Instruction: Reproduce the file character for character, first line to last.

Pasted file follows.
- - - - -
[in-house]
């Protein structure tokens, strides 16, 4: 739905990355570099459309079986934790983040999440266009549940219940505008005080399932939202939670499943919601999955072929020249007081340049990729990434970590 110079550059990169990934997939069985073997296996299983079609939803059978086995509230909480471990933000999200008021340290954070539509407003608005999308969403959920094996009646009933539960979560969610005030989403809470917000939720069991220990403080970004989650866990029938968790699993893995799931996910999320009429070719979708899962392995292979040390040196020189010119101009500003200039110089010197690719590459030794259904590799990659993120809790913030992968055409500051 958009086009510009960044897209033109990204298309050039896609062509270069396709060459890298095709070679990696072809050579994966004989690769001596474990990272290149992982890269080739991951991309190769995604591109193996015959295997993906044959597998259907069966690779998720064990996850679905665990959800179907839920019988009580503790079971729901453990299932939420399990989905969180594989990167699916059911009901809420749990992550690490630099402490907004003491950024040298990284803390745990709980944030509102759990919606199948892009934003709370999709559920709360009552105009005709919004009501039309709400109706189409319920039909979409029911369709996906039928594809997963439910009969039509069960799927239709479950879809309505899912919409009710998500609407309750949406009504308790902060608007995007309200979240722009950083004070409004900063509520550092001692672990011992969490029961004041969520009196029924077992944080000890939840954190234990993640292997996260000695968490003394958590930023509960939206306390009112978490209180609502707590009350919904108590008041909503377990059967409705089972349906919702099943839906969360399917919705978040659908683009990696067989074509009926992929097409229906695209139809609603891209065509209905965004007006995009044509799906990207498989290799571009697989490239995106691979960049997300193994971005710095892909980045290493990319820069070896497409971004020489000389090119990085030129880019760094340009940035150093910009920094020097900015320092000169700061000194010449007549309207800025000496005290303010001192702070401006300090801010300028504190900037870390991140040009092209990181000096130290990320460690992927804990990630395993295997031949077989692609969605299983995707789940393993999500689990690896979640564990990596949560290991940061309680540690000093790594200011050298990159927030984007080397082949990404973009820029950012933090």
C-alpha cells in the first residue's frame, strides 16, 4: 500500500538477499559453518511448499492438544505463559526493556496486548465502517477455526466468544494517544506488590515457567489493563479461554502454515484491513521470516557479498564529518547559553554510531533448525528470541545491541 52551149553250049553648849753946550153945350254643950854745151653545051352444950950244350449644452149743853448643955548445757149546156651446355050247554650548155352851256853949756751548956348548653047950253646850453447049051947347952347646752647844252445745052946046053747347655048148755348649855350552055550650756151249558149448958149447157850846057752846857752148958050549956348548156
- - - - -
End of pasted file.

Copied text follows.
[in-house]
């Protein structure tokens, strides 16, 4: 739905990355570099459309079986934790983040999440266009549940219940505008005080399932939202939670499943919601999955072929020249007081340049990729990434970590 110079550059990169990934997939069985073997296996299983079609939803059978086995509230909480471990933000999200008021340290954070539509407003608005999308969403959920094996009646009933539960979560969610005030989403809470917000939720069991220990403080970004989650866990029938968790699993893995799931996910999320009429070719979708899962392995292979040390040196020189010119101009500003200039110089010197690719590459030794259904590799990659993120809790913030992968055409500051 958009086009510009960044897209033109990204298309050039896609062509270069396709060459890298095709070679990696072809050579994966004989690769001596474990990272290149992982890269080739991951991309190769995604591109193996015959295997993906044959597998259907069966690779998720064990996850679905665990959800179907839920019988009580503790079971729901453990299932939420399990989905969180594989990167699916059911009901809420749990992550690490630099402490907004003491950024040298990284803390745990709980944030509102759990919606199948892009934003709370999709559920709360009552105009005709919004009501039309709400109706189409319920039909979409029911369709996906039928594809997963439910009969039509069960799927239709479950879809309505899912919409009710998500609407309750949406009504308790902060608007995007309200979240722009950083004070409004900063509520550092001692672990011992969490029961004041969520009196029924077992944080000890939840954190234990993640292997996260000695968490003394958590930023509960939206306390009112978490209180609502707590009350919904108590008041909503377990059967409705089972349906919702099943839906969360399917919705978040659908683009990696067989074509009926992929097409229906695209139809609603891209065509209905965004007006995009044509799906990207498989290799571009697989490239995106691979960049997300193994971005710095892909980045290493990319820069070896497409971004020489000389090119990085030129880019760094340009940035150093910009920094020097900015320092000169700061000194010449007549309207800025000496005290303010001192702070401006300090801010300028504190900037870390991140040009092209990181000096130290990320460690992927804990990630395993295997031949077989692609969605299983995707789940393993999500689990690896979640564990990596949560290991940061309680540690000093790594200011050298990159927030984007080397082949990404973009820029950012933090």
C-alpha cells in the first residue's frame, strides 16, 4: 500500500538477499559453518511448499492438544505463559526493556496486548465502517477455526466468544494517544506488590515457567489493563479461554502454515484491513521470516557479498564529518547559553554510531533448525528470541545491541 52551149553250049553648849753946550153945350254643950854745151653545051352444950950244350449644452149743853448643955548445757149546156651446355050247554650548155352851256853949756751548956348548653047950253646850453447049051947347952347646752647844252445745052946046053747347655048148755348649855350552055550650756151249558149448958149447157850846057752846857752148958050549956348548156